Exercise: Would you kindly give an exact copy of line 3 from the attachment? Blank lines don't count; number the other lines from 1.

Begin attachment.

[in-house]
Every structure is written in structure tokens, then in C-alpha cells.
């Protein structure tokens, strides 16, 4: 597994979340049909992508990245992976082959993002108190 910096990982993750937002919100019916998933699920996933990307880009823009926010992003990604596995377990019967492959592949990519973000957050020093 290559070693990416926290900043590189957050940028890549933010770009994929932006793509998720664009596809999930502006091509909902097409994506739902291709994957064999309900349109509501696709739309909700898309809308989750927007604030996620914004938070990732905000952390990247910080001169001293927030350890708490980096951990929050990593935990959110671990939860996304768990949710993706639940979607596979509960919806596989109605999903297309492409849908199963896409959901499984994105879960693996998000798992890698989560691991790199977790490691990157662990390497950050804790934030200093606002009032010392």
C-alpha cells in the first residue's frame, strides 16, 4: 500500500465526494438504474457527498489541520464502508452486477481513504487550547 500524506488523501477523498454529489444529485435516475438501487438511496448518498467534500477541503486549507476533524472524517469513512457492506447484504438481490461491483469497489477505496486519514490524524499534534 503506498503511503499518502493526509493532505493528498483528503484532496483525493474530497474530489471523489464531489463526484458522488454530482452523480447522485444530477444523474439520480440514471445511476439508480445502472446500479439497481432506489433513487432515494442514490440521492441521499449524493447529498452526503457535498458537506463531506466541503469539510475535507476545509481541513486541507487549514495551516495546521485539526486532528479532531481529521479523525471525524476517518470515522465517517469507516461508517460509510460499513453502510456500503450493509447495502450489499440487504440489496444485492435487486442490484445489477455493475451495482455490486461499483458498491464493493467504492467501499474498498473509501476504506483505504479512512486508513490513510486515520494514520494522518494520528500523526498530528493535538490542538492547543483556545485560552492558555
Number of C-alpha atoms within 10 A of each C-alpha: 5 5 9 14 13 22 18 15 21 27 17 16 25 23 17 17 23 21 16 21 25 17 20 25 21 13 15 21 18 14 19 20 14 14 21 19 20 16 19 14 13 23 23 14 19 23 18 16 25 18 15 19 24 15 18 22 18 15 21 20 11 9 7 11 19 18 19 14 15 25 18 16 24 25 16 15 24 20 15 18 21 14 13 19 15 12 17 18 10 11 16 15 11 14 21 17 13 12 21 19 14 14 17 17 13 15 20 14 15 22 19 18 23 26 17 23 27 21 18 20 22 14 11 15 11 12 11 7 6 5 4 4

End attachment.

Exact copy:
């Protein structure tokens, strides 16, 4: 597994979340049909992508990245992976082959993002108190 910096990982993750937002919100019916998933699920996933990307880009823009926010992003990604596995377990019967492959592949990519973000957050020093 290559070693990416926290900043590189957050940028890549933010770009994929932006793509998720664009596809999930502006091509909902097409994506739902291709994957064999309900349109509501696709739309909700898309809308989750927007604030996620914004938070990732905000952390990247910080001169001293927030350890708490980096951990929050990593935990959110671990939860996304768990949710993706639940979607596979509960919806596989109605999903297309492409849908199963896409959901499984994105879960693996998000798992890698989560691991790199977790490691990157662990390497950050804790934030200093606002009032010392």